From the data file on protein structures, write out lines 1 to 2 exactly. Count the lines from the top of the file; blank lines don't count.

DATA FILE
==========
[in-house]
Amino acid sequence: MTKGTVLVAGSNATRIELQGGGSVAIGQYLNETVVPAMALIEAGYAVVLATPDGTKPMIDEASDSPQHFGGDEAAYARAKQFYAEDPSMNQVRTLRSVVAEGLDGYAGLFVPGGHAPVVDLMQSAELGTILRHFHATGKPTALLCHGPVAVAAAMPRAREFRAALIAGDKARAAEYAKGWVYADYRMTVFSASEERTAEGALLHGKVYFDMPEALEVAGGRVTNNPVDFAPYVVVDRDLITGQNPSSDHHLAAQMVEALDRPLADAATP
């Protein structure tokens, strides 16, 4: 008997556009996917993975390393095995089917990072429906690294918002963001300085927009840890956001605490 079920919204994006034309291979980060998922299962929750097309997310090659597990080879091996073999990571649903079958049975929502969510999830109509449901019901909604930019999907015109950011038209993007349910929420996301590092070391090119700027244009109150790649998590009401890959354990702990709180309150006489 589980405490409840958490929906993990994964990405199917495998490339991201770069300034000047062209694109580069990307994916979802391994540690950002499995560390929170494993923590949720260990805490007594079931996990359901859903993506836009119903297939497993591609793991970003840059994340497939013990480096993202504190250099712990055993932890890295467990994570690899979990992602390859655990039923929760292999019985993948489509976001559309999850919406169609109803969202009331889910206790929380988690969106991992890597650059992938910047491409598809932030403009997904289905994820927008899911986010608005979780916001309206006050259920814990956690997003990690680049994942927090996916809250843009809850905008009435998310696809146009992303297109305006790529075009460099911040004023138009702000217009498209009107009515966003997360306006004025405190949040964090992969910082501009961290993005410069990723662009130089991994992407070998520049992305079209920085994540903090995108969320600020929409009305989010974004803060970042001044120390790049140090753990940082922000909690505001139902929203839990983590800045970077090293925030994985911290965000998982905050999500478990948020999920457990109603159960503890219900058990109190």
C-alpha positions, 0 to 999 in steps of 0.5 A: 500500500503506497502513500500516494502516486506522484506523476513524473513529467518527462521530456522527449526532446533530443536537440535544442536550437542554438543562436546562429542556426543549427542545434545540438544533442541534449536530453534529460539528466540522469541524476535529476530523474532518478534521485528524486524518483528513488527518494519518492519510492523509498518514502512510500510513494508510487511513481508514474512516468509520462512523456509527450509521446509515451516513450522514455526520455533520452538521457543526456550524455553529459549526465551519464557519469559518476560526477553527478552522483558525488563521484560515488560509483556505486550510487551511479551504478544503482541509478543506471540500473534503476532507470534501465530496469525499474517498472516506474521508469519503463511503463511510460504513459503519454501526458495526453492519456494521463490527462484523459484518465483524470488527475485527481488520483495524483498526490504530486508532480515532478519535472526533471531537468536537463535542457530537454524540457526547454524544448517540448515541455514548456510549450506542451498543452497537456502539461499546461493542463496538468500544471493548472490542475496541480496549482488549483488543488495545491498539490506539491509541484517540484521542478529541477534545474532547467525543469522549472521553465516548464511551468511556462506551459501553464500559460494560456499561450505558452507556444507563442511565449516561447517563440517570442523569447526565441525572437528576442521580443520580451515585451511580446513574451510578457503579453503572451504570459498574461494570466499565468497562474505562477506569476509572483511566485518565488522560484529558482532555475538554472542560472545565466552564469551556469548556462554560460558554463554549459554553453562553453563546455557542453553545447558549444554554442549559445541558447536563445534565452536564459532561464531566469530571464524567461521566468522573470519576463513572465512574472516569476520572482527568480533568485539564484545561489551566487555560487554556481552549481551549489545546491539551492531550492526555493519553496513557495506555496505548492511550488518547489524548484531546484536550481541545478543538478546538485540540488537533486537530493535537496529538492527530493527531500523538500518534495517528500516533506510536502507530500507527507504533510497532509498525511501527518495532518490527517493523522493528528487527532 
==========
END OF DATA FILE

[in-house]
Amino acid sequence: MTKGTVLVAGSNATRIELQGGGSVAIGQYLNETVVPAMALIEAGYAVVLATPDGTKPMIDEASDSPQHFGGDEAAYARAKQFYAEDPSMNQVRTLRSVVAEGLDGYAGLFVPGGHAPVVDLMQSAELGTILRHFHATGKPTALLCHGPVAVAAAMPRAREFRAALIAGDKARAAEYAKGWVYADYRMTVFSASEERTAEGALLHGKVYFDMPEALEVAGGRVTNNPVDFAPYVVVDRDLITGQNPSSDHHLAAQMVEALDRPLADAATP